And, while they’re rarely seen by the live audience, I will forever sing the praises of a good and efficient tech crew. A rehearsal allows for both the actors to practice their performance and for the crew to determine and fix any necessary tweaks to lighting, sound or the set. Any time a problem would arise, I could count the seconds until a crew member would shout up with a solution, and in an instant everything would continue to run as normal. Not only was the crew efficient, but they made for a rather supportive audience. There were several musical numbers where both crew members and I would be bouncing in our seats, giving so much frequent and deserved applause my hands felt a bit sore before rehearsal let out. The fun was infectious, and the crew happily supported the cast technically and emotionally

Before the rehearsal, I was able to ask Robert some questions regarding the creation and rehearsal process of the show, which she was happy to answer.


Griffin Cobb: What is most exciting about bringing “Ten Million Dollar Melody” to Clemson?

Shannon Robert: I am writing/devising this piece with our students. which is the most exciting thing about this process to me [as a teacher] — this will be the first time the play will be produced. Our students are creating these roles for the first time — this type of  process with them is a good introduction to collaboration and to finding their voice as a performing artist.


GC: Why do you feel it’s important/necessary to produce this show? What made the department choose this show over others? 

SR: We chose to create our own show because we have more control over cast size/vocal ranges than we do with other published shows — with this production, we could cast the number of people we wanted and arrange the music around their voices and types. So many of our students are going to be creating their own work — the “messiness” of creating allows us to learn from mistakes and how to fix them together. Producing live theatre creates a laboratory situation for students to grow from one another. It also allows us some flexibility with Covid protocols that we wouldn’t have with a published show.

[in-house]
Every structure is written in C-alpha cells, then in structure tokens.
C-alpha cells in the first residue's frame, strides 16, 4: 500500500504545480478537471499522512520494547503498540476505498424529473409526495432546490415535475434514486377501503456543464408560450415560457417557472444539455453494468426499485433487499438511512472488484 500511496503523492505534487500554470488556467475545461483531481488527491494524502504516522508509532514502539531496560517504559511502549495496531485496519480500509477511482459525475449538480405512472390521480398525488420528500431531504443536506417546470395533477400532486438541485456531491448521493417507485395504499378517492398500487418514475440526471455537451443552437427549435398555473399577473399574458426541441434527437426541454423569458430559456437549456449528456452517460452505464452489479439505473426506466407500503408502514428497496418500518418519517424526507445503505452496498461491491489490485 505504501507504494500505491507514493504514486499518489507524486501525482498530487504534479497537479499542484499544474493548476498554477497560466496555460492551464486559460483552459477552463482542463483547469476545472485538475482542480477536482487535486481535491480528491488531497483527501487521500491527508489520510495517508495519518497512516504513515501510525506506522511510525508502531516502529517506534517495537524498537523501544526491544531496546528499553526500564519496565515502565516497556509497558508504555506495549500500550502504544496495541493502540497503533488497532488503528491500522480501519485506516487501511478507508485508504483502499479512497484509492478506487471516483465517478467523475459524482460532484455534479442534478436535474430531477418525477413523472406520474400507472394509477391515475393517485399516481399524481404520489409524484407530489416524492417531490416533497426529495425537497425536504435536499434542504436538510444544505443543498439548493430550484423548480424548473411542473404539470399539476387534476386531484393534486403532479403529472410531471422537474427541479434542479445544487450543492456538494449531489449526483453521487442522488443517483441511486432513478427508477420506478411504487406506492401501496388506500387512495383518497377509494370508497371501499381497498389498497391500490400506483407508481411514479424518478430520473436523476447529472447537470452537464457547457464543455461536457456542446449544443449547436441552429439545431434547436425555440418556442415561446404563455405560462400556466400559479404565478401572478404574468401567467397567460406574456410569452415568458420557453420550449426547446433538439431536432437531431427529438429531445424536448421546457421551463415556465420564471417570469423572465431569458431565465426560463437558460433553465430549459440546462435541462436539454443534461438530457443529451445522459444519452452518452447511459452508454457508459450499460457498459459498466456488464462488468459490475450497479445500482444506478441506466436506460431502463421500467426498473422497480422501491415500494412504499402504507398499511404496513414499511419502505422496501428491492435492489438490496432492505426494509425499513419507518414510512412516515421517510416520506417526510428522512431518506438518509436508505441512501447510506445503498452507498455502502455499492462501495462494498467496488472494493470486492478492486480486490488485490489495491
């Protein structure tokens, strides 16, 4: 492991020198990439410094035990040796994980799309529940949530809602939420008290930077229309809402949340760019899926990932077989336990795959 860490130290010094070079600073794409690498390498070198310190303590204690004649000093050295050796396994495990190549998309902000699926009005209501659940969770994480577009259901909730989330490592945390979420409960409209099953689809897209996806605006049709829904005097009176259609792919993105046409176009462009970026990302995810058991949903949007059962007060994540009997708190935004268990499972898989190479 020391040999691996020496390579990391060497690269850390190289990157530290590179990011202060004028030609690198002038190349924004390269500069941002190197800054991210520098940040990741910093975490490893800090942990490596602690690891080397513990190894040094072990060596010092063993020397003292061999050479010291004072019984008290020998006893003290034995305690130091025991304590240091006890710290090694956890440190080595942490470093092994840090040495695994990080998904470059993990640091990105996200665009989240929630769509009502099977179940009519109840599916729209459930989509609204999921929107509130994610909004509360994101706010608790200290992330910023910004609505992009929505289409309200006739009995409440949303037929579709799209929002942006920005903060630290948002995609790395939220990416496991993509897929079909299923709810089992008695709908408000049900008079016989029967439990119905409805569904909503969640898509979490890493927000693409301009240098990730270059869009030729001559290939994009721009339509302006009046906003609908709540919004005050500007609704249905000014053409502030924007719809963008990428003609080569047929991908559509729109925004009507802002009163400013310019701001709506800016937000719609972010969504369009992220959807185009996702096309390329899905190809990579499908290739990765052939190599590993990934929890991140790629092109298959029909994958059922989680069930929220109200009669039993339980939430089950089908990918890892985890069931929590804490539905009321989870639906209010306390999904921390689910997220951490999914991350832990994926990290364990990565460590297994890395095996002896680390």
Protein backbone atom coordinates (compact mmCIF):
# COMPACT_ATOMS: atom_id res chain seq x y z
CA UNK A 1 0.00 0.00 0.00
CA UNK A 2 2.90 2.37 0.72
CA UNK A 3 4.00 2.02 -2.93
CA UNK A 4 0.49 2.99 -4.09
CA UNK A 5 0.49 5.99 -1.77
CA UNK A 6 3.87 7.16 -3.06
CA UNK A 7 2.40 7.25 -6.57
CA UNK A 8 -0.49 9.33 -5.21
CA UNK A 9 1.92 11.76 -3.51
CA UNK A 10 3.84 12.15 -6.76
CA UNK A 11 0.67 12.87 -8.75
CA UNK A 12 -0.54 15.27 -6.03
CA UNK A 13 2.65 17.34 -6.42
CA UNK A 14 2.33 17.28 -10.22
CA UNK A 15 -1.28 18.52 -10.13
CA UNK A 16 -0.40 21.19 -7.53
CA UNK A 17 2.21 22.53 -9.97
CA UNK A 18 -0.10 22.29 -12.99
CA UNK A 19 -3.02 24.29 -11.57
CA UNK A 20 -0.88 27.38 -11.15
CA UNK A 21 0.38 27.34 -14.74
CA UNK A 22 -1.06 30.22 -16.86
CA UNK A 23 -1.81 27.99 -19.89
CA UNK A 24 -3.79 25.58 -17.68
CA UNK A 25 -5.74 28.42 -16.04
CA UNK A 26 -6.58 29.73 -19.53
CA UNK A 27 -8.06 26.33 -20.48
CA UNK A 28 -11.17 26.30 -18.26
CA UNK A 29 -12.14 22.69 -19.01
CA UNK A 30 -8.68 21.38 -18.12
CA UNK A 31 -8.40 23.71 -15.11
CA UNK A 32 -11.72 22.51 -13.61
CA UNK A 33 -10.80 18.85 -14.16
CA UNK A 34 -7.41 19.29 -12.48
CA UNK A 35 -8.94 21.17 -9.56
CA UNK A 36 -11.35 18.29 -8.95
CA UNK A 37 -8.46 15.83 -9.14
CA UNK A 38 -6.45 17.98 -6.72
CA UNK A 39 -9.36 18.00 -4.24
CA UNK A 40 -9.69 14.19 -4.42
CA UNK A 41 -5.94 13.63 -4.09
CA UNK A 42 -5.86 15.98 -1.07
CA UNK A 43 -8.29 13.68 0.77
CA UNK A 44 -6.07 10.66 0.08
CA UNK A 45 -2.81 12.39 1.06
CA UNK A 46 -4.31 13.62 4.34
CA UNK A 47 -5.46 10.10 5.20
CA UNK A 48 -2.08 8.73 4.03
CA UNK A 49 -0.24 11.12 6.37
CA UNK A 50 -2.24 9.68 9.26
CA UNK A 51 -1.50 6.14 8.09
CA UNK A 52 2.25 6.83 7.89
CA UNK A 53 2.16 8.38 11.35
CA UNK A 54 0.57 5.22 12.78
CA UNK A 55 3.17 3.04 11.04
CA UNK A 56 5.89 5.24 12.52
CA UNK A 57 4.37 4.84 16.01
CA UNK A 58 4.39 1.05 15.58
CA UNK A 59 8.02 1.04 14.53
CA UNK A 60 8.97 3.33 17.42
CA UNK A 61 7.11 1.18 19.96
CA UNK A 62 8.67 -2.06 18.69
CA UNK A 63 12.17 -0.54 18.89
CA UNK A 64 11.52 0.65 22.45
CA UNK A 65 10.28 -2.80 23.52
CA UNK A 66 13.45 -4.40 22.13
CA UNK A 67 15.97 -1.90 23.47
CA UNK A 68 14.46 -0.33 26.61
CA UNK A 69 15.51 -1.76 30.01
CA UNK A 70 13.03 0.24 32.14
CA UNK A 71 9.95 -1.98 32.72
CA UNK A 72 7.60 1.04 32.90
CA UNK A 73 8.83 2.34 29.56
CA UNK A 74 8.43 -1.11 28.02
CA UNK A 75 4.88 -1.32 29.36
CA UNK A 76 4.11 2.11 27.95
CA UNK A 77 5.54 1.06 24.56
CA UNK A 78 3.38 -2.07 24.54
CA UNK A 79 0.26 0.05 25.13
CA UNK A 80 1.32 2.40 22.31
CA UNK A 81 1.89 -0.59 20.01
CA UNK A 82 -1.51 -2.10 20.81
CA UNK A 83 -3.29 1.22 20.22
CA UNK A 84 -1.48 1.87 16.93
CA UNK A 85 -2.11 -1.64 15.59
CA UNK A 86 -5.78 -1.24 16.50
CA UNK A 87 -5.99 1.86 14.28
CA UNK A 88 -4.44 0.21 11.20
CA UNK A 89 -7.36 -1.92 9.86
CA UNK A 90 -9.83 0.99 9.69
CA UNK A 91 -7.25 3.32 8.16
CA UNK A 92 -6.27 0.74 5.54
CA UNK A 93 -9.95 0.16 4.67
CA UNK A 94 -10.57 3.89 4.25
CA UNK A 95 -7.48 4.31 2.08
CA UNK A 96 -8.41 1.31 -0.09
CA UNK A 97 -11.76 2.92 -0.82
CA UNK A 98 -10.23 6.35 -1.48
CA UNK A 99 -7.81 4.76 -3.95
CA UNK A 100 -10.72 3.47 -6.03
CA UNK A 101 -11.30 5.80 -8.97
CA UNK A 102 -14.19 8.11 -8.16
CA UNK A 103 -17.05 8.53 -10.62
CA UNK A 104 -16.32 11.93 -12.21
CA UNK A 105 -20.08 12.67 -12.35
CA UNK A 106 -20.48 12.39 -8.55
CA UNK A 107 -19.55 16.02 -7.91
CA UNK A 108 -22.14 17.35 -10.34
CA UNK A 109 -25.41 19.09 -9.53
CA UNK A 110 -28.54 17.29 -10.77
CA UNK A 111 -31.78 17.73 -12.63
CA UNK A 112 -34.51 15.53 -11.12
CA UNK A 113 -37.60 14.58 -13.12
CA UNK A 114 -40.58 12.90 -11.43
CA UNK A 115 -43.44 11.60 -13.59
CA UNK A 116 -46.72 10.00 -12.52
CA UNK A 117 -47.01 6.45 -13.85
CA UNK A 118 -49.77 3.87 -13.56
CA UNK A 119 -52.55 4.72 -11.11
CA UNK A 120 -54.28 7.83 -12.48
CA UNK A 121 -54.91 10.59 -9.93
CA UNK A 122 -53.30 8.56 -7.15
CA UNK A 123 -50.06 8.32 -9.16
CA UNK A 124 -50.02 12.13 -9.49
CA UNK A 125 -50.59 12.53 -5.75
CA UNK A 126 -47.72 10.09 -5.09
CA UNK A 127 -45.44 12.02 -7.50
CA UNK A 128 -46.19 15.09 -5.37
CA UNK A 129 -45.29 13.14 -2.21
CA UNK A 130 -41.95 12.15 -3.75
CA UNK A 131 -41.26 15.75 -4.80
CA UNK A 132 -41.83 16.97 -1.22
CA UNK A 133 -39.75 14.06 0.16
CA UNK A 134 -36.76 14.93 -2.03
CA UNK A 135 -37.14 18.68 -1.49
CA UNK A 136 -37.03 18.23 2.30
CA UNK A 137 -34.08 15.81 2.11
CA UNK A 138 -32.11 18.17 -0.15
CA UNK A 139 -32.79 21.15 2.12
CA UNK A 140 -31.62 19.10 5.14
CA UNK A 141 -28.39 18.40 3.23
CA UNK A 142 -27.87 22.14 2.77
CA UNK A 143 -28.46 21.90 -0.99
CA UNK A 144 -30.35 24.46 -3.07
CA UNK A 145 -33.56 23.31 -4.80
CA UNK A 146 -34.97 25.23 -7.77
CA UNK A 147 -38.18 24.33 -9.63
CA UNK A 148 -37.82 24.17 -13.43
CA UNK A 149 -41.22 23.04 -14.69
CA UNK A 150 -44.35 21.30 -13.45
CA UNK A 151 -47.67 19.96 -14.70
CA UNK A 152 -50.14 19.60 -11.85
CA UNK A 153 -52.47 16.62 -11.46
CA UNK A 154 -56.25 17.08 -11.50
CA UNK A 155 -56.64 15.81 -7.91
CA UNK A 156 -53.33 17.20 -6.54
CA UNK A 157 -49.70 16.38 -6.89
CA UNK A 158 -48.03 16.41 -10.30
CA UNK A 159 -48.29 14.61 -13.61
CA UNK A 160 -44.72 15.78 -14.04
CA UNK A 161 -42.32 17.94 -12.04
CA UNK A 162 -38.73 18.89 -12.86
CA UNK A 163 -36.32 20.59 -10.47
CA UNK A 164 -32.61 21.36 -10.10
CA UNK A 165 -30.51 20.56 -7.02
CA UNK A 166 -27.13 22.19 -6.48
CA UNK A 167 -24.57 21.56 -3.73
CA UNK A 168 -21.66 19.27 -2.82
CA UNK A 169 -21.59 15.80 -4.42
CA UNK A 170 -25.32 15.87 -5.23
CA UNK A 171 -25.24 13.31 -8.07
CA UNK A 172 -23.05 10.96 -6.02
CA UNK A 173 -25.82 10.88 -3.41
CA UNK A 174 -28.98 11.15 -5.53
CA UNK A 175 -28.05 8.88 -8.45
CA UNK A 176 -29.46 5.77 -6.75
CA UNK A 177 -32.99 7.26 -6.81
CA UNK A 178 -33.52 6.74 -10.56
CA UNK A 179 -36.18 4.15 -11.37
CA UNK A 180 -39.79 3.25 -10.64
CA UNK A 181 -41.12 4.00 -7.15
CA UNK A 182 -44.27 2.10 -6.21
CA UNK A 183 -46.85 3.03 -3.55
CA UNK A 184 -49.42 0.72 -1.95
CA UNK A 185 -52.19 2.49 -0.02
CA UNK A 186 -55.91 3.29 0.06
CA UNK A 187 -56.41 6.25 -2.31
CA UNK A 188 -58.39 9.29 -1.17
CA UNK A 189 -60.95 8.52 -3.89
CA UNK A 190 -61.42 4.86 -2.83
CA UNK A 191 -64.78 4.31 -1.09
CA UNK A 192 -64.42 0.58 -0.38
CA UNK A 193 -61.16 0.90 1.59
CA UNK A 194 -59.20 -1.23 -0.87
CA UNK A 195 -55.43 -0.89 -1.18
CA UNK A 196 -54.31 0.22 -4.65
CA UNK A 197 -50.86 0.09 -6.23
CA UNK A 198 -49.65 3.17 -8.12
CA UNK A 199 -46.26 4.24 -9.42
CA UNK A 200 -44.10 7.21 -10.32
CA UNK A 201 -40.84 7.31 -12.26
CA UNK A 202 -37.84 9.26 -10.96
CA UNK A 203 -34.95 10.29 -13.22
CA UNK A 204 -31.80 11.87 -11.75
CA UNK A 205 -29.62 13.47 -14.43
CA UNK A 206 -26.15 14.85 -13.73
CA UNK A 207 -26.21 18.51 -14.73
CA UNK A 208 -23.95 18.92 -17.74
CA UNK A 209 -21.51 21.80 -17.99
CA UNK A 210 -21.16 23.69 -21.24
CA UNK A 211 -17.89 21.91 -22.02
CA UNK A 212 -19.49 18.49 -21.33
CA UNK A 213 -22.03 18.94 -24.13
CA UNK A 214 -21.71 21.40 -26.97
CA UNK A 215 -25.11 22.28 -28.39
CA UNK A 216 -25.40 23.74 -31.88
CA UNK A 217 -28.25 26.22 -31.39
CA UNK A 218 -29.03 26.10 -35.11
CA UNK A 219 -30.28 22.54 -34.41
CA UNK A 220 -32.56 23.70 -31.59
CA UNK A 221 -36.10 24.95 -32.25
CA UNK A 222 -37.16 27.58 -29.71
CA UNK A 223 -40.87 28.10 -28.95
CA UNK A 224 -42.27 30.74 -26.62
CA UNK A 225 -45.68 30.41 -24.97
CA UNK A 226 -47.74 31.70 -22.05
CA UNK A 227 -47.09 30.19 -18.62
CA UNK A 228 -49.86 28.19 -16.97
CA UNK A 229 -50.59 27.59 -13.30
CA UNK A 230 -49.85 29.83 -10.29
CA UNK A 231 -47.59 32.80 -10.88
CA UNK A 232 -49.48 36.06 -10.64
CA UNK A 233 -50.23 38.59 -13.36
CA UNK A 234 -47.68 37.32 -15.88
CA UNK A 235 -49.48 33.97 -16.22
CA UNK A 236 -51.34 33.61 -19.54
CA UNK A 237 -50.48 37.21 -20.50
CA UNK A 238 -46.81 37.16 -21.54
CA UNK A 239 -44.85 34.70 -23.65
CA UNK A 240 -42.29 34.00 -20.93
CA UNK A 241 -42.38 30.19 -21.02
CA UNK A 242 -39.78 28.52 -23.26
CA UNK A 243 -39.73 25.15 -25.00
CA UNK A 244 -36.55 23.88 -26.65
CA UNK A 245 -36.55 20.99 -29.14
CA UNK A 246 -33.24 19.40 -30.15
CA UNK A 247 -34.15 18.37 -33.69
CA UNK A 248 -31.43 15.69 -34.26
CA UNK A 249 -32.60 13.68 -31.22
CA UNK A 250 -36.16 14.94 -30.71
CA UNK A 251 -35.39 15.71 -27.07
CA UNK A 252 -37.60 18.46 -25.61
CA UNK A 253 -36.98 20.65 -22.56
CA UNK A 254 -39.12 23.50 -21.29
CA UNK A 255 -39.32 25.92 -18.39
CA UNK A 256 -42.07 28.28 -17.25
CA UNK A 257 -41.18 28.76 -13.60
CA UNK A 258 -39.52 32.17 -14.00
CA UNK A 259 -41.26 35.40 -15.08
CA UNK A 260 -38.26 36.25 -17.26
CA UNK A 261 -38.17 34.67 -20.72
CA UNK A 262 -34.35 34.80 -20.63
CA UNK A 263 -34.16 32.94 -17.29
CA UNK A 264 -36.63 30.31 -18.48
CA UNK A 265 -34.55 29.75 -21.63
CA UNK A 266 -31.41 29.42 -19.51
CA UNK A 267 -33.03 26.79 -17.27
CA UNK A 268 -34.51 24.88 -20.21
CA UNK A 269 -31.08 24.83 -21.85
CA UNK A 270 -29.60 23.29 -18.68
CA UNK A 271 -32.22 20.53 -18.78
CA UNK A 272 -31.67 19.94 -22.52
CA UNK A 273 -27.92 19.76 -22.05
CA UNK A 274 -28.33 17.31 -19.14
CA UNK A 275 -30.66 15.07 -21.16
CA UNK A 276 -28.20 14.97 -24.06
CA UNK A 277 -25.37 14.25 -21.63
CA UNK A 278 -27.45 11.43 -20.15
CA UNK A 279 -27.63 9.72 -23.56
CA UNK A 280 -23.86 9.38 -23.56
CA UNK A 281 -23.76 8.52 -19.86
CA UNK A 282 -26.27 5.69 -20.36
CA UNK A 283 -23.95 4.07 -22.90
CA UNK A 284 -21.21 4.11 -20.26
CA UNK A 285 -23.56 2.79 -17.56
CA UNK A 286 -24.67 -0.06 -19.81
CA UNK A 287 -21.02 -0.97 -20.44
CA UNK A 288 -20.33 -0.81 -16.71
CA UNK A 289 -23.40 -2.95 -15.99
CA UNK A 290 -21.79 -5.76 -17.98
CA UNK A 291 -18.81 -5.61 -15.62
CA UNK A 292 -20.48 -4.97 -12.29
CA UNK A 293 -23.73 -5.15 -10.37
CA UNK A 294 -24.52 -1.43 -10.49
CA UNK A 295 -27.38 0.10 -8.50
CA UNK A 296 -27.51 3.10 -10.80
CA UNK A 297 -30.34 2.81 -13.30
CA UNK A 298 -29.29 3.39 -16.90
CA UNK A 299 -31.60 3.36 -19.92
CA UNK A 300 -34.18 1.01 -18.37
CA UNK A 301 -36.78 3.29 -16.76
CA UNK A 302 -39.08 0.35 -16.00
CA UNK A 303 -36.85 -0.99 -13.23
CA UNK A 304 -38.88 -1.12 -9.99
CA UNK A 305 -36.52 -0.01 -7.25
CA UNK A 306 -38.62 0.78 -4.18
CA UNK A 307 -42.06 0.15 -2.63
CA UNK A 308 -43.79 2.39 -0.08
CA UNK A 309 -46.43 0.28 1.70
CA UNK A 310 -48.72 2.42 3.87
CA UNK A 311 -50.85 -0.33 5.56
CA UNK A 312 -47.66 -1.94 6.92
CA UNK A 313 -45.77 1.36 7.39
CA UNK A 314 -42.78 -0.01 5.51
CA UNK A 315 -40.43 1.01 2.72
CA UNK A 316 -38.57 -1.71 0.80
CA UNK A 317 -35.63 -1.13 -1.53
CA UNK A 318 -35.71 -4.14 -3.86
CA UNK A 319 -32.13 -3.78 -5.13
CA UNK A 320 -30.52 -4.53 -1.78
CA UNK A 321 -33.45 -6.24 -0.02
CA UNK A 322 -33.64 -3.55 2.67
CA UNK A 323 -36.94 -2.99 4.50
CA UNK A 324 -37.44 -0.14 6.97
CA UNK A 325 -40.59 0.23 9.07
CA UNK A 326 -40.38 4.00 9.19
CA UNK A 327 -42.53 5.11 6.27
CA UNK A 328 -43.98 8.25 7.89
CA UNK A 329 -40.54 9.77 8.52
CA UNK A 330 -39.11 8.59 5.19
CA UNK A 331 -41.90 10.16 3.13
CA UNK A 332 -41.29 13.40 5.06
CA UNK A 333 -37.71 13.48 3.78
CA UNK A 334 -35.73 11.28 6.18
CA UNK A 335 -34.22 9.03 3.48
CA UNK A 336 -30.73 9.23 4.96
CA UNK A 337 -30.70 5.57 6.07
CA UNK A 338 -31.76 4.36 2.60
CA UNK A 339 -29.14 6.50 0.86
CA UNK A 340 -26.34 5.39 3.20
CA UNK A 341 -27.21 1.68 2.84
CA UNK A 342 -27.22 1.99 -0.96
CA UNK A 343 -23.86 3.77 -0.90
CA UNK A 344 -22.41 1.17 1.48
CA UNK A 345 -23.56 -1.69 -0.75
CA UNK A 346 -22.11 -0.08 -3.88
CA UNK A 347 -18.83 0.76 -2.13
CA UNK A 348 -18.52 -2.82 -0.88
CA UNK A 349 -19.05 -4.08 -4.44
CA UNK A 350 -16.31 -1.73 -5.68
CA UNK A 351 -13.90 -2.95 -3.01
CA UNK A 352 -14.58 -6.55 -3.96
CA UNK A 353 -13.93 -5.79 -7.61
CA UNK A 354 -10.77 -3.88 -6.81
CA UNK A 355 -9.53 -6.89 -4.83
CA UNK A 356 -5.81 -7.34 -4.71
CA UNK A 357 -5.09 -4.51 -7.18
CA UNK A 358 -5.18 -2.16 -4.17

GC: What challenges were faced while directing this show compared to what you’ve previously done? 

SR: The main challenge we are having is the same one everyone else in the world and our industry right now — navigating our way through recommended Occupational Safety and Health Administration (OSHA), Entertainment Safety Alliance (ESA) and Actors Equity Association (AEA) recommended protocols. Our team is working hard to mitigate problems related to Covid. Every show has its own set of challenges, which is why we try to diversify our offerings to provide our students with a wider range of opportunities in different genres, styles, and forms.


Much thought has gone into both the execution of the show and the safety of the cast throughout it. The glimpse I got during rehearsal was not only a lovely jaunt through what I could expect from the finished performance, but a great glance at what makes theatre so enjoyable. I’m beyond excited to see and review the finished version of the show, and I highly encourage any and all to go brighten your day when the show opens on Monday, Feb. 28! 

Tickets and all show dates are available here!